Making a Mark: Graffiti in Early Text Cultures

13th March 2017, 11am-2pm, Ashmolean Museum

Workshop conveners: Tuuli Ahlholm (MPhil Ancient Greek & Roman History, University of Oxford), Julia Hamilton (DPhil Oriental Studies, University of Oxford).

Admiror parie{n}s te non cedidisse ruinis qui tot / scriptorum taedia sustineas

I am amazed, walls, that you haven’t collapsed in ruins since you bear the tedious outpourings of so many writers.

Graffito from the basilica of Pompeii (CLE 00957 = GraffPomp 00750)

This 3-hour workshop held at the Ashmolean Museum, University of Oxford, will explore graffiti as a genre of epigraphic text, the methodological problems of studying graffiti in early text cultures, and how graffiti should be integrated into our corpora of historical writings. We’ll consider the problems of terminology in the course of the workshop, but as a starting point we consider a graffito to be a scratched or painted writing or drawing on a surface. We’re interested in graffiti as a medium for the display and

negotiation of individual or community identity, status, and belonging in ancient and pre-modern text cultures.

Making a Mark is affiliated with the Early Text Cultures project. Early Text Cultures is a multi-disciplinary project created for discussion of common and similar text types across ancient and pre-modern text cultures, and is intended to help students of different regions of the pre-modern world to meet and exchange ideas without being confined to the conventional discourses of particular disciplines.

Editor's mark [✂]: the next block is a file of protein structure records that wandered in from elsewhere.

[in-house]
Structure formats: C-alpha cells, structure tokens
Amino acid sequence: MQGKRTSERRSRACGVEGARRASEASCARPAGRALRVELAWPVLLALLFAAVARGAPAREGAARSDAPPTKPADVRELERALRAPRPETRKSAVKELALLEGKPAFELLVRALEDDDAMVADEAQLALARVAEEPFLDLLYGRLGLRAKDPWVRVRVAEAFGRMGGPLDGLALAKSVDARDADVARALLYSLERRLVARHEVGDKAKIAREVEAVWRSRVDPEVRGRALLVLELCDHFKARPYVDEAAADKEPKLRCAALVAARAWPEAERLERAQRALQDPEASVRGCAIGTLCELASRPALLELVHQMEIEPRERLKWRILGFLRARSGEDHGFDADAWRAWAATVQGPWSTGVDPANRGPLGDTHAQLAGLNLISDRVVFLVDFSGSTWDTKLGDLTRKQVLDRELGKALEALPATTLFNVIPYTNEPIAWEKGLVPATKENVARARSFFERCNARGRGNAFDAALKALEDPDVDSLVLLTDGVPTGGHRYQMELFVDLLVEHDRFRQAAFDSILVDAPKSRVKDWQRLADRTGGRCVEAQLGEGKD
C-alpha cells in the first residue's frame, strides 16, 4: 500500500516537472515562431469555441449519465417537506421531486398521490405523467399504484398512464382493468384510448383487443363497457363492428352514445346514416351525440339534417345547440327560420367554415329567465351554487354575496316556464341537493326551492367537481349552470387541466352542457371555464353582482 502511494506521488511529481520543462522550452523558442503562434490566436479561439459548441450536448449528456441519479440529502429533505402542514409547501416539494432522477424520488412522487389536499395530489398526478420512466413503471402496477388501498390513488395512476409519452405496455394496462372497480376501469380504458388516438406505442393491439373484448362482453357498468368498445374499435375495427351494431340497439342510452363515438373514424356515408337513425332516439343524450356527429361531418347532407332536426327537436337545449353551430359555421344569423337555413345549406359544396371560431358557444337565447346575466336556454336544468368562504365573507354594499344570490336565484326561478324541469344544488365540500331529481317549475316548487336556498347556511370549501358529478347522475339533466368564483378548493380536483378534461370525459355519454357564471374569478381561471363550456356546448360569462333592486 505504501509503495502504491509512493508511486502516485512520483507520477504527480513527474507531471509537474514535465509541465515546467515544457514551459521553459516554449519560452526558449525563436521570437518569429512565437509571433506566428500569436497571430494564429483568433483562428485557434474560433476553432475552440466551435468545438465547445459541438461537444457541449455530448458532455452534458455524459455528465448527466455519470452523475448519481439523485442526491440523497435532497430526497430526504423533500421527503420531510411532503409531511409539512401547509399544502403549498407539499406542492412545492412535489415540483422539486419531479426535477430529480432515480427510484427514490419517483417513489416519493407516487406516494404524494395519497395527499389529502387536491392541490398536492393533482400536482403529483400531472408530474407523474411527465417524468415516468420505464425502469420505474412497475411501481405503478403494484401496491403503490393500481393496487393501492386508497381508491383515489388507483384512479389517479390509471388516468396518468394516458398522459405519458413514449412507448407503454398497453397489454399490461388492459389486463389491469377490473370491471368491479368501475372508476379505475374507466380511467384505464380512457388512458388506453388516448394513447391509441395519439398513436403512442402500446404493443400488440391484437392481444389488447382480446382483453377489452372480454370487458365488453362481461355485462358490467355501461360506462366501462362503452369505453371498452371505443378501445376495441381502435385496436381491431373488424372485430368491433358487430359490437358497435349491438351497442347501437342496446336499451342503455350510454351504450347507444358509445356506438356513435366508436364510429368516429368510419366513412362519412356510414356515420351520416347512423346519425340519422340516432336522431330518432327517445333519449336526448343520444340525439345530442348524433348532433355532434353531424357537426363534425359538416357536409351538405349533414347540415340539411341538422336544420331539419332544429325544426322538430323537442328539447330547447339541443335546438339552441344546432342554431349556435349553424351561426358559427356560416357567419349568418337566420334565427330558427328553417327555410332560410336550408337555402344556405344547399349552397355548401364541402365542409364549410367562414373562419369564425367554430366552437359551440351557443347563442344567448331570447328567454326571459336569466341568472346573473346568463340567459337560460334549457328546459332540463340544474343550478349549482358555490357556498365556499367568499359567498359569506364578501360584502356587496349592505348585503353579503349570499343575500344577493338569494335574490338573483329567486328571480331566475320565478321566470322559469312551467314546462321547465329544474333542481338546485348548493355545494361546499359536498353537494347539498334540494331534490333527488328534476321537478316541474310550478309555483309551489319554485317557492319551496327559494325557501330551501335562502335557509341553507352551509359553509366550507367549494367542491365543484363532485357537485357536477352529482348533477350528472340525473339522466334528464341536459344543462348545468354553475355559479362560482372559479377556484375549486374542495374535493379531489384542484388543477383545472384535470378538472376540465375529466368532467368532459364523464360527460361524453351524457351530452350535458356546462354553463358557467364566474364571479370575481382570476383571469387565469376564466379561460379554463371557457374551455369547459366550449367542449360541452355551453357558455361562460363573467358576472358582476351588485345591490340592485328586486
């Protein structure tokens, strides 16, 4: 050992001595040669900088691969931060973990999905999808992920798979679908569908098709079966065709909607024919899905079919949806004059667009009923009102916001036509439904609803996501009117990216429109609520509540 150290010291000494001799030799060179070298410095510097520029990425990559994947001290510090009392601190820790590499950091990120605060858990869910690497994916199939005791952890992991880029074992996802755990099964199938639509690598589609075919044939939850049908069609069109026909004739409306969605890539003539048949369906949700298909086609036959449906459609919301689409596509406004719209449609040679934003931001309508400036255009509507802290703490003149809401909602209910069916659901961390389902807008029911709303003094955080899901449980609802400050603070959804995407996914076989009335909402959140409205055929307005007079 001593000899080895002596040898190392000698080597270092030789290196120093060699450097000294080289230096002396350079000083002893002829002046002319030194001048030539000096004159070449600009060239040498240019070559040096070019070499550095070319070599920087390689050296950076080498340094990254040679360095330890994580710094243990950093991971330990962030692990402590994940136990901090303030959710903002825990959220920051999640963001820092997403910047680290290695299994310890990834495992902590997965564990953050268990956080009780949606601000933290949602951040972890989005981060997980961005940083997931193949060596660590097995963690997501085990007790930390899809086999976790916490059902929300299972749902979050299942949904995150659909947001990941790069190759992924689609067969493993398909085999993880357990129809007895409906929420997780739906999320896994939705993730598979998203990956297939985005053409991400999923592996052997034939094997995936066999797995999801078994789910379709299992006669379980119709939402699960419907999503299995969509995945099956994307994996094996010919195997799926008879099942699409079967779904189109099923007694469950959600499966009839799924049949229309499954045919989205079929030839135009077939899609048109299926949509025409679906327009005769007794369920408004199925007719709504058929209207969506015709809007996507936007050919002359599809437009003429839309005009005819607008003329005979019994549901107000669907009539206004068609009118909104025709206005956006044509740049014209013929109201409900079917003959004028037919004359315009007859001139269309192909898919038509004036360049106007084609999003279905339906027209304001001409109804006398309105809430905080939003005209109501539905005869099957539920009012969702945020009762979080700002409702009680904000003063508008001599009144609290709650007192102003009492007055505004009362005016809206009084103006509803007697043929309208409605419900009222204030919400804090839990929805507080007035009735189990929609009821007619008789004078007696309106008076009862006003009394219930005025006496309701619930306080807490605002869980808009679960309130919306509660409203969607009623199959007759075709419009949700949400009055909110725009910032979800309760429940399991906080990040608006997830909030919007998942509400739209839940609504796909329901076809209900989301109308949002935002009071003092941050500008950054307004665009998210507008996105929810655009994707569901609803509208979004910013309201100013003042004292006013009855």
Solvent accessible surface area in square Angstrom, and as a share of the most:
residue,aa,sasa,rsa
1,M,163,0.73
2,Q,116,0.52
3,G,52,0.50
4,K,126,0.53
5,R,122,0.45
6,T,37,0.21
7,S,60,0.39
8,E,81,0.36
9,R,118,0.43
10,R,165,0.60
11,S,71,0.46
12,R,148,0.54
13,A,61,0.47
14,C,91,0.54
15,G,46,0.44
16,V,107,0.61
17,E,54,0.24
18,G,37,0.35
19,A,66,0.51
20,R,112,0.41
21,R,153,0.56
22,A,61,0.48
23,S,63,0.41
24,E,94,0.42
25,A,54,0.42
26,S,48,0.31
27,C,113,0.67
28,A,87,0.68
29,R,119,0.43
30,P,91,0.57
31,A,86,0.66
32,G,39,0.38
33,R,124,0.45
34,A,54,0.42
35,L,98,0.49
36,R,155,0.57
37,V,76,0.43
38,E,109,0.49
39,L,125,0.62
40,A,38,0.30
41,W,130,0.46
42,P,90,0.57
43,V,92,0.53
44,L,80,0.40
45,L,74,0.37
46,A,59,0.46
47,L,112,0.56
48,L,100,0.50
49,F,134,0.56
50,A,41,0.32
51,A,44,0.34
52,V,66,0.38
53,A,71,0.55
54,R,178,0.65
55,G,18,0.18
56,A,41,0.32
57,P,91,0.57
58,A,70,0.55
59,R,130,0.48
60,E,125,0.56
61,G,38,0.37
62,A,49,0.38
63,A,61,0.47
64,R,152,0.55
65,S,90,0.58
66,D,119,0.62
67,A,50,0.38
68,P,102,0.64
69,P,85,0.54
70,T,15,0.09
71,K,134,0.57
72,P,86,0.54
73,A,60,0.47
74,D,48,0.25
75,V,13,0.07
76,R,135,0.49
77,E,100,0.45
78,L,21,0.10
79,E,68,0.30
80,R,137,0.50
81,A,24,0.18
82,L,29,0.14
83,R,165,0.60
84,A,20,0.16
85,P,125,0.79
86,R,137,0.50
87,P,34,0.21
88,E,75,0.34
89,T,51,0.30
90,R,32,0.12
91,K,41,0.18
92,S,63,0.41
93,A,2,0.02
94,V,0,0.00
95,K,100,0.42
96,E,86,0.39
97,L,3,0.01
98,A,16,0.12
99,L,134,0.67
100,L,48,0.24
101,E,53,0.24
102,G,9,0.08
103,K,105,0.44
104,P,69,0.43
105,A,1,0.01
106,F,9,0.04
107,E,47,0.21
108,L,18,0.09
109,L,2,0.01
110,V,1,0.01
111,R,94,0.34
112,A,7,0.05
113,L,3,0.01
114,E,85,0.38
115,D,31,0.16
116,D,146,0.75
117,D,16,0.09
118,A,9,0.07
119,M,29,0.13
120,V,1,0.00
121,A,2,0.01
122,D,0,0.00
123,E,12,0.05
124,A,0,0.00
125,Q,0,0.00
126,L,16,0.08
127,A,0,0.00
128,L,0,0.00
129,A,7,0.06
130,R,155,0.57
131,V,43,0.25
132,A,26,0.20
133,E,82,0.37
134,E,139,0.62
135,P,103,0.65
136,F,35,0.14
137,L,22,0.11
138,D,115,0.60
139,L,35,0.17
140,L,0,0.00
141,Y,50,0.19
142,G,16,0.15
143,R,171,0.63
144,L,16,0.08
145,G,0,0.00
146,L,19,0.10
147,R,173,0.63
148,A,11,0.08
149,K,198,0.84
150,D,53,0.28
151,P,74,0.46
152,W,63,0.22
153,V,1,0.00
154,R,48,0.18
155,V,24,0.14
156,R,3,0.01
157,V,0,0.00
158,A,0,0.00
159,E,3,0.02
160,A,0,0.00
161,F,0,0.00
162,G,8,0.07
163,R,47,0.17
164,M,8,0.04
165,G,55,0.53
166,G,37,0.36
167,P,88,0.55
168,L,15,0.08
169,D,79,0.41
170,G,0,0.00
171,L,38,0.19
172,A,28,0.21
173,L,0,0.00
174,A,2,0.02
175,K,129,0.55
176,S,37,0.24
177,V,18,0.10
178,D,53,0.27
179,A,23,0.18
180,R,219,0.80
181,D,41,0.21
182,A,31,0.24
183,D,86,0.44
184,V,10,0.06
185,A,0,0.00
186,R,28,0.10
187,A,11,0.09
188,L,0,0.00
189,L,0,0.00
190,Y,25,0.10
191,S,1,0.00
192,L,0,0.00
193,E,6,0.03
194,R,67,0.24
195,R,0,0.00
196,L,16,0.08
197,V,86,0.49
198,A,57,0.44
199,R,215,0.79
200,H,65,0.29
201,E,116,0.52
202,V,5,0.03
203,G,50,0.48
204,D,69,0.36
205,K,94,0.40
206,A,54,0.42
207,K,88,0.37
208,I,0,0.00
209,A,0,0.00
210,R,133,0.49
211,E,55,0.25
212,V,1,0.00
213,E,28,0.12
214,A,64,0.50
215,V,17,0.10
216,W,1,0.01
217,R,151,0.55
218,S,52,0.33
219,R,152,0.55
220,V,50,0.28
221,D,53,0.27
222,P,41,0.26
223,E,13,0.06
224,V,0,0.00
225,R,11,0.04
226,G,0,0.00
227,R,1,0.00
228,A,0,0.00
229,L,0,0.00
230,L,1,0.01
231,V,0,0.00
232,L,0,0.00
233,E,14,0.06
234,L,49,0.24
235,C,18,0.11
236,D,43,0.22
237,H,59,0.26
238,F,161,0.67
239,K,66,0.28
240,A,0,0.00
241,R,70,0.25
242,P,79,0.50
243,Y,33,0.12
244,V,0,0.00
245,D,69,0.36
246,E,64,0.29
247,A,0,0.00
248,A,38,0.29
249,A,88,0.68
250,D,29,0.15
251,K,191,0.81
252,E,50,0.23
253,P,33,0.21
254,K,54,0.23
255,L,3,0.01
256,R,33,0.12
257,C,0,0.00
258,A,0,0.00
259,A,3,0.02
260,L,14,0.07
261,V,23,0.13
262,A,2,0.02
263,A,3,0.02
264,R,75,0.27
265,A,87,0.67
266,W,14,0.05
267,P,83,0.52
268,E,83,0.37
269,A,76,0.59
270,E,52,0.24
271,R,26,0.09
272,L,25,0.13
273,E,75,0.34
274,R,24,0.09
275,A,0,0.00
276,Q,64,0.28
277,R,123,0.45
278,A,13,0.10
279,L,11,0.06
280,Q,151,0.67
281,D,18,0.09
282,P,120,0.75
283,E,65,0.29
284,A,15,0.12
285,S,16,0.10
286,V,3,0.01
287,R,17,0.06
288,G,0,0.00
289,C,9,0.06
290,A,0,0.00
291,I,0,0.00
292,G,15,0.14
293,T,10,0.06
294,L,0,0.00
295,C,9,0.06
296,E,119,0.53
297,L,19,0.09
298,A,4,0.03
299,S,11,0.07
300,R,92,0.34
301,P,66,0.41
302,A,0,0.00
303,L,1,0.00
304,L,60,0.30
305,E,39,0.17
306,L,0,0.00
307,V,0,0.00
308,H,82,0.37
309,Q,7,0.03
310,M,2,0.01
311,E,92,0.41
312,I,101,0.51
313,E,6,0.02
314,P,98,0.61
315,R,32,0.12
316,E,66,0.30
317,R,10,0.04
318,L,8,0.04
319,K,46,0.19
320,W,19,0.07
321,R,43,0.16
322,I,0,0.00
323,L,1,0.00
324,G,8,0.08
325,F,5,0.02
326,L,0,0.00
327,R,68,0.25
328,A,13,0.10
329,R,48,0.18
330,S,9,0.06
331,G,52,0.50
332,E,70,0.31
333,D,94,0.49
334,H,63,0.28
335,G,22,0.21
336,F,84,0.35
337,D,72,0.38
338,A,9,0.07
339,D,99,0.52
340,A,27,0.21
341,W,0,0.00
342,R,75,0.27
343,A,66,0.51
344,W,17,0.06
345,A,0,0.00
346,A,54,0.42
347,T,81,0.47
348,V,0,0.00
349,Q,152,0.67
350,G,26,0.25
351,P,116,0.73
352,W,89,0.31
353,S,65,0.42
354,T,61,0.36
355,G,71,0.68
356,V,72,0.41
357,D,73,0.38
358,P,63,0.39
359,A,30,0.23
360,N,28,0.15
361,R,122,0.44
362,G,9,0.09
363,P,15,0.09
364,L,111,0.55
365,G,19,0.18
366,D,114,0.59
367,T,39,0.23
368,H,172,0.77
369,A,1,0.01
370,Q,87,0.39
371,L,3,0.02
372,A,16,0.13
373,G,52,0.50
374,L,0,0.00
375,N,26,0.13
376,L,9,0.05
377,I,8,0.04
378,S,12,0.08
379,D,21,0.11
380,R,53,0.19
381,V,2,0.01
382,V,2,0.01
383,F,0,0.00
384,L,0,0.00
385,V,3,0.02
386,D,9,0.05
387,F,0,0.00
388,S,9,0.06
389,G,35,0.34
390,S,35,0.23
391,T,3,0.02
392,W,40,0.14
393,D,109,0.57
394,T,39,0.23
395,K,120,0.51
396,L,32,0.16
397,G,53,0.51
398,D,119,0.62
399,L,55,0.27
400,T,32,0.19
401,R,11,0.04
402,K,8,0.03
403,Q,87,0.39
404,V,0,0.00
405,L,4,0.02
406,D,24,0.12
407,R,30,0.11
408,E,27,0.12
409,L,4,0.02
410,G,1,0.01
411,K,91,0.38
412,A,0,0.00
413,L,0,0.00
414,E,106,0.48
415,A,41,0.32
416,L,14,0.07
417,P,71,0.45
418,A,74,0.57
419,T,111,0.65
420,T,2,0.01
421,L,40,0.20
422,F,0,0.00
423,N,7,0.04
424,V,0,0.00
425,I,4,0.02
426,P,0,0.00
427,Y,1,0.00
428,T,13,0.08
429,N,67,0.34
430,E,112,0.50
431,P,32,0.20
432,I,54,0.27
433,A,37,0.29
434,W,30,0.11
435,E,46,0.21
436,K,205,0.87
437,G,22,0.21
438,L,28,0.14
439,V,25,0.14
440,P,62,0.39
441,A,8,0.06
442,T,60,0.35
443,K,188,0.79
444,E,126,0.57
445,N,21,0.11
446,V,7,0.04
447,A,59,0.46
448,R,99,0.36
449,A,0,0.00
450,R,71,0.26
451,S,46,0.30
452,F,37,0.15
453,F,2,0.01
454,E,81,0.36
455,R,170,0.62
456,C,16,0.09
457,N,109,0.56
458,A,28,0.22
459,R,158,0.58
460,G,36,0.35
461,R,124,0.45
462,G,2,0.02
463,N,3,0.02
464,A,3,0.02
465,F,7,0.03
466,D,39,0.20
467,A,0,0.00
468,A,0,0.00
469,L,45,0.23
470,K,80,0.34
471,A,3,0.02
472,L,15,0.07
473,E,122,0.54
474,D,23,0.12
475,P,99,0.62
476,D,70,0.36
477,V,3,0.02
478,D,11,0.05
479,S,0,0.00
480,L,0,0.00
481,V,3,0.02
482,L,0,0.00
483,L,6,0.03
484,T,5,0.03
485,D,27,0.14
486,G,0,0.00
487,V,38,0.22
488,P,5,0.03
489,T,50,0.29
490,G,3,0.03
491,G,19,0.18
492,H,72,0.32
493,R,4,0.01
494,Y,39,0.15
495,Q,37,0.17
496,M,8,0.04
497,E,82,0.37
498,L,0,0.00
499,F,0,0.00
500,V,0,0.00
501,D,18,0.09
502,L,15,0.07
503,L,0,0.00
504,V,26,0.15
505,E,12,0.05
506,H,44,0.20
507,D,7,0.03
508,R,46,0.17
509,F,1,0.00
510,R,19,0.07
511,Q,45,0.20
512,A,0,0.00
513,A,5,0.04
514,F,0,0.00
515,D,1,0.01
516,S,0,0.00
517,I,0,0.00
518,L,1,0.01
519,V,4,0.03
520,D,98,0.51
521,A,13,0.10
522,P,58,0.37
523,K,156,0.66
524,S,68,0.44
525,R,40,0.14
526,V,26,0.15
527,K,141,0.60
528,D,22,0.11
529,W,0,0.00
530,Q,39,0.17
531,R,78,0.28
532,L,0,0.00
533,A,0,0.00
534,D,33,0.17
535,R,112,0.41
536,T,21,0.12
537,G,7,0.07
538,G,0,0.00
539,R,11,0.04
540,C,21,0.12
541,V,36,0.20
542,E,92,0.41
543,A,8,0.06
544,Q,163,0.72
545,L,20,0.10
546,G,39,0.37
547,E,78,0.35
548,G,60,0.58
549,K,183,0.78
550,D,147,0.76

Workshop format: 3-4 respondents (Faculty and PhD students) followed by discussion. 3 hours, including a 45min break for lunch (not provided).

Anyone welcome, including interested members of the public.

Potential, but not exclusive, points of discussion for respondents:

A. What are the varying tones and registers of graffiti in ancient and pre-modern text cultures?

1. Are these spontaneous or planned texts?

2. Who is the graffiti for, what is the audience?

3. Are these anonymous compositions? If not, how and why were authors attributed?

4. How do the motivations and articulations behind graffiti vary between different geographic, temporal, and social contexts? Is it beneficial or even justified to discuss e.g. graffiti in ancient Egyptian temples and Pompeian brothels under the same umbrella?

B. How can we use graffiti to reconstruct the ways people moved through and utilised spaces and structures (domestic spaces, public spaces, cemeteries etc).

C. What methods are used to study and publish graffiti?

1. How are graffiti published in a (traditional) site report?

2. What do modern imaging techniques (e.g., D-Stretch, or Reflectance Transformation Imaging [RTI]) contribute to the study of graffiti?

3. What is the potential for using photographic archives and documentary heritage, and what are the unique challenges posed by archival research?

In the last 20 minutes, the workshop organisers will reflect on the benefits of interdisciplinary perspectives on methods for studying graffiti as epigraphic texts and historical source material.